Friday, June 9, 2023
Dedicated students, distinguished colleagues and dear friends,
I have always been intrigued by the 4.0 student-athlete! Forget the 4.0s, our student-athletes as a whole amass significantly higher GPAs at graduation than all other students, and many of them display a breadth of interests beyond their chosen sport. Interestingly, when I attended a concert event showcased by our wind ensemble late in the academic year, and the band leader was recognizing the graduating members, many were student-athletes majoring in some of our most rigorous programs. Is it the rigor, the rhythm, the balance or the careful alignment of all life’s tasks in perfect harmony that results in the movement and momentum required to achieve enviable results?
Even after the spring semester ended, as many of our students went on to summer internships or began to prepare for summer courses, several of our student-athletes were continuing to represent our university in regional and national competitions.
Missouri S&T’s golf team made it to the NCAA Division II championships. Both the women’s and men’s track and field teams had stellar seasons, with Maya Wright winning Freshman of the Year honors from the conference, Nathan Swadley earning All-America honors in the shot put at the NCAA championships and Jacob Luebbert finishing third in the hammer throw at the championships while setting a new school record for us. Five members of the women’s track and field team won Academic All-District honors, as did five members of the men’s team.
To me, the most impressive recognition of all this spring was the James R. Spalding Sportsmanship Award, which our athletics program earned for displaying good sportsmanship throughout the season and across all of our 15 men’s and women’s teams. This honor reflects well on every one of our student-athletes and the entire program!
This impressive sportsmanship, balance and alignment demonstrated by our student-athletes is the finesse, rigor and rhythm required of today’s successful career professionals, leaders and rainmakers. In fact, our successful alumni and our past student-athletes will tell you that good sportsmanship is one of the key factors to their success, along with teamwork, collaboration, determination and leadership. Leadership that was demonstrated by coaches who believed in them. The coaches who “walked” with them — in front, or far behind, but always, always by their side, encouraging them to exceed their preconceived potential.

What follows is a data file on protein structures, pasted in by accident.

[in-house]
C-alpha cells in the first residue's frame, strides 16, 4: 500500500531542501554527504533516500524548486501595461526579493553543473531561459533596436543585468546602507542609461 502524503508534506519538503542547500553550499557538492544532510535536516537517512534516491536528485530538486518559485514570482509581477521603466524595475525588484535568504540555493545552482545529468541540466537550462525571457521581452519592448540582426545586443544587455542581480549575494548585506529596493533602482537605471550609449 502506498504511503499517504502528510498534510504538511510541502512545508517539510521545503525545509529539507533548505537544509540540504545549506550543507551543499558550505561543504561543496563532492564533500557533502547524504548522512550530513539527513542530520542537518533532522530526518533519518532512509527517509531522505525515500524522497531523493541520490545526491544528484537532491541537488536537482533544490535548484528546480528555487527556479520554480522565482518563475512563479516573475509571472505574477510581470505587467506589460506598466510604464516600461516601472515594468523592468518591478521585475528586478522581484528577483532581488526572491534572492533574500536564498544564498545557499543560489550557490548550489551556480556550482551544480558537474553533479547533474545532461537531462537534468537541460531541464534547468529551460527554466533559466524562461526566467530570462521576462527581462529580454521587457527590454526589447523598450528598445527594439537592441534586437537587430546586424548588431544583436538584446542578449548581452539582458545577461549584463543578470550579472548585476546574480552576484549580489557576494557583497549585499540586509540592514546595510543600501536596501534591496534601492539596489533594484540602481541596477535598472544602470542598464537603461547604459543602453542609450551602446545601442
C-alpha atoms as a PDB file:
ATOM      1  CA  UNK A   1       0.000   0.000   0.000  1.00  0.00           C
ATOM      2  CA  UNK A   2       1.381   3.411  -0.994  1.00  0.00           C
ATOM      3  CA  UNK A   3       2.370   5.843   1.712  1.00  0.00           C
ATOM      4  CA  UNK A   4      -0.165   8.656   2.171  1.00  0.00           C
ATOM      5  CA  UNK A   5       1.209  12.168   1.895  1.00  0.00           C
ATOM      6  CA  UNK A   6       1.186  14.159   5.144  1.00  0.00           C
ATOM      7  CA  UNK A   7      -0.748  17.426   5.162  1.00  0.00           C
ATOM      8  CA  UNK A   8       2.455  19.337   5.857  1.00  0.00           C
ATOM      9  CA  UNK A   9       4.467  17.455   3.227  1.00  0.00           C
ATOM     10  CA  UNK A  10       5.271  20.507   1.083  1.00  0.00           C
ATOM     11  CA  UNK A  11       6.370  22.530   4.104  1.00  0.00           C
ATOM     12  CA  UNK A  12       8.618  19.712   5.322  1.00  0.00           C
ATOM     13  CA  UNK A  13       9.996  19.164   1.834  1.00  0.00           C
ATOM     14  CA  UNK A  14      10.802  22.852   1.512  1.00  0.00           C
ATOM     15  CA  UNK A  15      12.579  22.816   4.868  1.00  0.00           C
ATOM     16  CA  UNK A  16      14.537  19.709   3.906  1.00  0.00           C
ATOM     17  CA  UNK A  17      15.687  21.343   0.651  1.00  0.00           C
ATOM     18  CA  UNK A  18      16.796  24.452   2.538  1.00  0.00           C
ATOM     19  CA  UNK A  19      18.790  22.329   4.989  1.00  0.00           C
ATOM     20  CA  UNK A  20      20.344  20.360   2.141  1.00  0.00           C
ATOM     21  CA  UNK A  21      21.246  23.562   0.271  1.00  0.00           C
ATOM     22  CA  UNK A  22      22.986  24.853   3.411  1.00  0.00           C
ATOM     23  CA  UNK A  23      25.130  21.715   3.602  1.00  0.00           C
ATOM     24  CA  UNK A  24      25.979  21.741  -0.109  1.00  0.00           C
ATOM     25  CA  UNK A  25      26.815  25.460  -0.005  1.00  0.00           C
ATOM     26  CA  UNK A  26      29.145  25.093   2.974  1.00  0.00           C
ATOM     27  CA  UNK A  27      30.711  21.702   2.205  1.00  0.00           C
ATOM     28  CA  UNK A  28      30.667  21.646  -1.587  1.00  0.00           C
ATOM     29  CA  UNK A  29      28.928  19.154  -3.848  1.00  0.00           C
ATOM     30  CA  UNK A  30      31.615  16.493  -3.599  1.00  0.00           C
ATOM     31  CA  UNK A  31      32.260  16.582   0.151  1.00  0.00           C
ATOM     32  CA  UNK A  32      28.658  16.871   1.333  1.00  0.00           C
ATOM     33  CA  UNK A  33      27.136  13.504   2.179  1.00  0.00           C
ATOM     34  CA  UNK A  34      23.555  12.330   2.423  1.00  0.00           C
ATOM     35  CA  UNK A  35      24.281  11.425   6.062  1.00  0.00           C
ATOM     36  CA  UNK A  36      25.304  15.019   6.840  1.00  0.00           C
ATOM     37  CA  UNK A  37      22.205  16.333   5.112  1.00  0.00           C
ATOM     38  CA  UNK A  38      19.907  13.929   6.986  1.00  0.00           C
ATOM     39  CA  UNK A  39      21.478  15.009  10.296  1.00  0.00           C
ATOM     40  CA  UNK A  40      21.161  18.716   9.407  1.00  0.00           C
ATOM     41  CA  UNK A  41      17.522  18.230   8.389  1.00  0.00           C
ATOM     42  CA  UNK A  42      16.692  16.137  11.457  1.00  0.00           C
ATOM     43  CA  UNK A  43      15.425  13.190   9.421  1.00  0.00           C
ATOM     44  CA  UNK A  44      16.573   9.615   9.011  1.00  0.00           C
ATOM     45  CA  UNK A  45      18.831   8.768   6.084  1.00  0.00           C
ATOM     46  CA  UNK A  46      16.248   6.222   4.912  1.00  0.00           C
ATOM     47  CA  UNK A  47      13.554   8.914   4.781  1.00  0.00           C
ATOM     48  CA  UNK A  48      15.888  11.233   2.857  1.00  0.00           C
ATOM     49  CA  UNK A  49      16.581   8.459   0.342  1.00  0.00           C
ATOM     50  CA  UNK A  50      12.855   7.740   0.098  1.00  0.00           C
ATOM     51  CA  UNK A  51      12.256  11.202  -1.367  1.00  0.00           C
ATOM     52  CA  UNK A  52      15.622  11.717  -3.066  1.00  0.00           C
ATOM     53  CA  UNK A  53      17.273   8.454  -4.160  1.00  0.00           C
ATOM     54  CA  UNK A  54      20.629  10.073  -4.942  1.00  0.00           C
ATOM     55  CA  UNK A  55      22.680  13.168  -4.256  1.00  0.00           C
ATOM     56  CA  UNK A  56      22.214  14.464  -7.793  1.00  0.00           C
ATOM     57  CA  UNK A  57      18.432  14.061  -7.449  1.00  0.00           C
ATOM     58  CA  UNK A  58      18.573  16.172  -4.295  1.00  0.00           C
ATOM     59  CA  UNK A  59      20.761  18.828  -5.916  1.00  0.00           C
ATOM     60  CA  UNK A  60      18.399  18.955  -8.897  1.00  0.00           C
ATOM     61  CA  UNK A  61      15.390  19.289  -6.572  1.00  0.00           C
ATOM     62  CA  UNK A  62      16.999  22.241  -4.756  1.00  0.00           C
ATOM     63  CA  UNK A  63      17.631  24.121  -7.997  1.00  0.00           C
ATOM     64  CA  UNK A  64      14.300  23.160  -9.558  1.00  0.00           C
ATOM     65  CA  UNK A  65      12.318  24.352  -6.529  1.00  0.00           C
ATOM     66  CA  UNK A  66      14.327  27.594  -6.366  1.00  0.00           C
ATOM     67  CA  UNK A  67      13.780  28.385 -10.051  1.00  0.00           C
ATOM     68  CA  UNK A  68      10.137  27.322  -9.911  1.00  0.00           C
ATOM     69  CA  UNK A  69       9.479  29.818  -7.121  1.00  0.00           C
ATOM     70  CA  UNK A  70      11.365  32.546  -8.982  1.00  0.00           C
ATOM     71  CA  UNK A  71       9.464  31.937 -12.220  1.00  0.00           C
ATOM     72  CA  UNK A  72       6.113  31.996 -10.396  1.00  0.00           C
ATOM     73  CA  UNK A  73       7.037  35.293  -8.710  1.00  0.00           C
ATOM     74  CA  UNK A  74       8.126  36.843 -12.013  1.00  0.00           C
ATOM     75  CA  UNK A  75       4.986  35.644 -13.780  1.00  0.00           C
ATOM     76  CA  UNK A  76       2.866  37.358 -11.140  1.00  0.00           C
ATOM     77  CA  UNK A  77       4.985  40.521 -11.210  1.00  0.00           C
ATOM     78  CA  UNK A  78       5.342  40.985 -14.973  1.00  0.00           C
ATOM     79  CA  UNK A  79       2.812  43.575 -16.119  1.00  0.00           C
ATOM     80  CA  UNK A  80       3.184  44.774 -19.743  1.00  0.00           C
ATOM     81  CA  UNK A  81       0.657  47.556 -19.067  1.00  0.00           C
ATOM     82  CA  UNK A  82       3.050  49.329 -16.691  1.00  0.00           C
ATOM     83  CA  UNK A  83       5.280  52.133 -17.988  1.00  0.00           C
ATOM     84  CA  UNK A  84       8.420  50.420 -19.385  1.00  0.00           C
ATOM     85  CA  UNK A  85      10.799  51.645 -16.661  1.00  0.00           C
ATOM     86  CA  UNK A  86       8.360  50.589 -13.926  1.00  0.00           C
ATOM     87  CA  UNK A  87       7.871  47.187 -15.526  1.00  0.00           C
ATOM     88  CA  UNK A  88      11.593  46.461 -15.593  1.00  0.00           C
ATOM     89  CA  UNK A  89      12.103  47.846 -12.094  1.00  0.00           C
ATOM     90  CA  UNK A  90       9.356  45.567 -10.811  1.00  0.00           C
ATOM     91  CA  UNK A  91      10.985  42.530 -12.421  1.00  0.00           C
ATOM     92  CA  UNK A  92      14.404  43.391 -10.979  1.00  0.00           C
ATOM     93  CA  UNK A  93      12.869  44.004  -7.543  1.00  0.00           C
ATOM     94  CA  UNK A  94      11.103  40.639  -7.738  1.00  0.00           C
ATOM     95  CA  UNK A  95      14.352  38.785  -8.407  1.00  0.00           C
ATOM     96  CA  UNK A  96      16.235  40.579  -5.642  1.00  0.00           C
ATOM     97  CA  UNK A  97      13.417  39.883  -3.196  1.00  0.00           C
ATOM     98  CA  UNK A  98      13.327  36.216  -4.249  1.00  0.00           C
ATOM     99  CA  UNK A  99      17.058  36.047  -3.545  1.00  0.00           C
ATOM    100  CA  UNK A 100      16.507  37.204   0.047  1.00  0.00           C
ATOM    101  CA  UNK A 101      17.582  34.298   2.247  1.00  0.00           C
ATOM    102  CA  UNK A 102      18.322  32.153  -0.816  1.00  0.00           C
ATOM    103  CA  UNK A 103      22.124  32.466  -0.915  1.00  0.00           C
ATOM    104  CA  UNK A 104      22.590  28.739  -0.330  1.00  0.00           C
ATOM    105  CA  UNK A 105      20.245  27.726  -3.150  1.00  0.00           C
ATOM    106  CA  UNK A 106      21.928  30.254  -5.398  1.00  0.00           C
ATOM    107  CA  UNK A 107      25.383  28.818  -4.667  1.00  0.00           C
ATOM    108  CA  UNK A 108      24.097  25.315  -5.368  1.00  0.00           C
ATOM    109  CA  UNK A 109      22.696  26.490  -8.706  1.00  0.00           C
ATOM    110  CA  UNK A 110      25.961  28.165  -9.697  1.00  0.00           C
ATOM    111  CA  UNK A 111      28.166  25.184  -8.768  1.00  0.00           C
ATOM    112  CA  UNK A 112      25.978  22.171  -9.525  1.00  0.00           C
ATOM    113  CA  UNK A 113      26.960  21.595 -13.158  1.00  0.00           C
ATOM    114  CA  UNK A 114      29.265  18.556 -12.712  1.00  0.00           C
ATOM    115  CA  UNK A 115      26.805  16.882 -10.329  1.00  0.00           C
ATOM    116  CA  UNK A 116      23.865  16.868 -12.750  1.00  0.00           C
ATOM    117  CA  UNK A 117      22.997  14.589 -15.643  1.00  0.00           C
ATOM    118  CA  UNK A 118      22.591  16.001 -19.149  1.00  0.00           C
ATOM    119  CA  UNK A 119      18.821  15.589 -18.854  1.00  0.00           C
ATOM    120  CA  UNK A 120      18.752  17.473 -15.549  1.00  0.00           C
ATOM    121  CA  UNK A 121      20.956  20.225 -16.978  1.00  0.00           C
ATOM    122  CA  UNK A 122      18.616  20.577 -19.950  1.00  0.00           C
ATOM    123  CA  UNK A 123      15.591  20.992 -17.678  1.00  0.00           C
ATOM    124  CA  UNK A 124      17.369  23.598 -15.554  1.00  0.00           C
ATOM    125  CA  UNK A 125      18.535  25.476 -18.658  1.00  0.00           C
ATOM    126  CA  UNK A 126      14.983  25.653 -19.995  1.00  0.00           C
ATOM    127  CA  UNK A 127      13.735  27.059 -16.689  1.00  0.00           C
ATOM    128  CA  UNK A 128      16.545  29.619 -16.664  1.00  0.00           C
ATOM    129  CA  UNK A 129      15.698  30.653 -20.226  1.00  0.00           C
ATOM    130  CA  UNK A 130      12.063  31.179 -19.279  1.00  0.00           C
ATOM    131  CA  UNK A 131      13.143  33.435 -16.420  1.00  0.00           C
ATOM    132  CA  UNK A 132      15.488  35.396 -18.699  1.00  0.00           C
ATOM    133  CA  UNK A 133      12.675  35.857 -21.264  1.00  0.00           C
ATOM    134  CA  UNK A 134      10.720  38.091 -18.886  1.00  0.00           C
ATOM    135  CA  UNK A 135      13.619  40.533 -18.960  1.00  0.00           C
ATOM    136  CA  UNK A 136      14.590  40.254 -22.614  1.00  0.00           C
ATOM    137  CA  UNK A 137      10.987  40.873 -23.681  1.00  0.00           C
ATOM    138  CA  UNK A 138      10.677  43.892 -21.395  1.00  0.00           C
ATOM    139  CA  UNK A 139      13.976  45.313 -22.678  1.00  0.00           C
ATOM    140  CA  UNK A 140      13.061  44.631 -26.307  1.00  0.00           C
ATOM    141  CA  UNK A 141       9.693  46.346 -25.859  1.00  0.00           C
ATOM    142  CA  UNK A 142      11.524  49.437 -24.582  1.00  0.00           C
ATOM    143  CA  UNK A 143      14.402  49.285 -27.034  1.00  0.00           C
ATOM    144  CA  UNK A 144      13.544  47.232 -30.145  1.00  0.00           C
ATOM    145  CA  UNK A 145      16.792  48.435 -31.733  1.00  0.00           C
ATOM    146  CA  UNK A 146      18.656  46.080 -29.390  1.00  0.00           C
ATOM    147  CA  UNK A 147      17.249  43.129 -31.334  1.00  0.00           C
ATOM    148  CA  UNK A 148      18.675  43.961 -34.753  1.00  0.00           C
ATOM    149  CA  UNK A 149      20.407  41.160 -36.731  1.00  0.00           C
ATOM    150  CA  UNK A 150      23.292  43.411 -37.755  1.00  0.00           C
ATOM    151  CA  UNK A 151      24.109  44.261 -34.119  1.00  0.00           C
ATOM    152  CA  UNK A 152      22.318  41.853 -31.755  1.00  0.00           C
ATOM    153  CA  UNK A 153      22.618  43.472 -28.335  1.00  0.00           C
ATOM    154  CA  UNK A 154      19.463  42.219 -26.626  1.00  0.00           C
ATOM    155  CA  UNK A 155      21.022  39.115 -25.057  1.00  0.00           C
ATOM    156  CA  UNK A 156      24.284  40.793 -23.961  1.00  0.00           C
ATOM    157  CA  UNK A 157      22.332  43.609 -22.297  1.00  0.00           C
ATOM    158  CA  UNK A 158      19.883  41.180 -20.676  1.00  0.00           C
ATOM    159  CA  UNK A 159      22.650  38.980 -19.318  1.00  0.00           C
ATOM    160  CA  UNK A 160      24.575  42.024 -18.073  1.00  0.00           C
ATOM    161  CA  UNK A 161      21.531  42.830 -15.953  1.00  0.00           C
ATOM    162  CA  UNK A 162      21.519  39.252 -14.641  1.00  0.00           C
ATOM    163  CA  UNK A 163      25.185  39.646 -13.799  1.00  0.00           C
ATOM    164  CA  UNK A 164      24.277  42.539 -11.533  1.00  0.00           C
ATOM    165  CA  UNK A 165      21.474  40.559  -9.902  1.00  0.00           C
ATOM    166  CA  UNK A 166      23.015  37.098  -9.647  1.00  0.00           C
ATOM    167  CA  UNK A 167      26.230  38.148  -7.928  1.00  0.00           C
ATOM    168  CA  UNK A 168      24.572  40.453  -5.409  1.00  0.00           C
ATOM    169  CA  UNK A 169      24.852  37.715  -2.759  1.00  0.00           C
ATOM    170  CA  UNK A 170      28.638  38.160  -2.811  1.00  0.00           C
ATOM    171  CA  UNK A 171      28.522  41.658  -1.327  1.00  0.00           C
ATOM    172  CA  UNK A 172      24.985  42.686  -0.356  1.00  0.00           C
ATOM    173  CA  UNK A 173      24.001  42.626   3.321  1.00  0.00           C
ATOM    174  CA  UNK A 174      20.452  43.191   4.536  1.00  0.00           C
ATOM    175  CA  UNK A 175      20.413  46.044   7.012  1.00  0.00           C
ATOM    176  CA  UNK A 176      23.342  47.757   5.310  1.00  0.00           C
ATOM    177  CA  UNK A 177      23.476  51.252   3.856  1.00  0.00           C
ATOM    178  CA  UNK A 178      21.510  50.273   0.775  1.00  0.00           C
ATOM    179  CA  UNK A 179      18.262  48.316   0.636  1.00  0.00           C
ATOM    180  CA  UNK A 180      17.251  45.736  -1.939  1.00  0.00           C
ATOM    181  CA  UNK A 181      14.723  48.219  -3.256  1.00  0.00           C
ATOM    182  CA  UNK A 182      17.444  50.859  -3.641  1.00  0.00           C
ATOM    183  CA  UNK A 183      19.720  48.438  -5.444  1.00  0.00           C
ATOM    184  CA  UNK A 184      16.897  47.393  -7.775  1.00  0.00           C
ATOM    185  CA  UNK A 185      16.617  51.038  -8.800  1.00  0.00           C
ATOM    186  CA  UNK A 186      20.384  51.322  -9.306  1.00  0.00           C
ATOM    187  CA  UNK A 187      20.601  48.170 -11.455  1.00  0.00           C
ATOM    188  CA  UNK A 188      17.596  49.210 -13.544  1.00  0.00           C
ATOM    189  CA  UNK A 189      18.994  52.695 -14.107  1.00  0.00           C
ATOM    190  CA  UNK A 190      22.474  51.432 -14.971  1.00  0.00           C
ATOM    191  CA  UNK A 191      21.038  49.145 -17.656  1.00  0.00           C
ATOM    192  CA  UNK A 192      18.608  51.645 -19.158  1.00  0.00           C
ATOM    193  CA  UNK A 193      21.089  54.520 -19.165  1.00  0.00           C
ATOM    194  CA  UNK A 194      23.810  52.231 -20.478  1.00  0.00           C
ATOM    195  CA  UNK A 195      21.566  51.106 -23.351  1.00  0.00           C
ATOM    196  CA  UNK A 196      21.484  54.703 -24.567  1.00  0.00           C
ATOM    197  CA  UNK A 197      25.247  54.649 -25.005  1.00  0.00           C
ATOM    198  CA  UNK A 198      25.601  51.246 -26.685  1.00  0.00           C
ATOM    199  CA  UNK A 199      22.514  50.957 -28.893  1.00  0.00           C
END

Sandra Magnus, a retired NASA astronaut who earned a B.S. in physics and an M.S. in electrical engineering, was a standout on the women’s soccer team here at S&T. Keith Bailey, a 1964 mechanical engineering graduate, played football and basketball for the Miners and served as the CEO of the Williams Cos. In fact, Bailey chose to honor his coach and mentor, the late Dewey Allgood, through a gift to name Allgood-Bailey Stadium, the Miners football stadium. John Gibson, a 1974 engineering management graduate, played basketball at S&T and later became chair, president and CEO of ONEOK, a natural gas company. Dr. Kim Colter, a successful physician, co-captained the football team and earned his B.S. in chemical engineering from our university, and Diane Butrus, a 1985 computer science graduate who played for the softball team, now serves as chief operating officer for Diba Imports.
To our student-athletes, I say congratulations for exceeding every expectation. I hope you carry your winning attitude far beyond your college years and know that what you have achieved while here at S&T is a mere fraction of your as-yet untapped potential.
To our coaches, I say thank you for your leadership, for inspiring our students to believe in themselves and for guiding them to make that belief reality. You have prepared them to face their fears, overcome their hesitations, take the successful leap of faith and enliven their dreams. You not only guided them to success, you also ensured that they succeeded.
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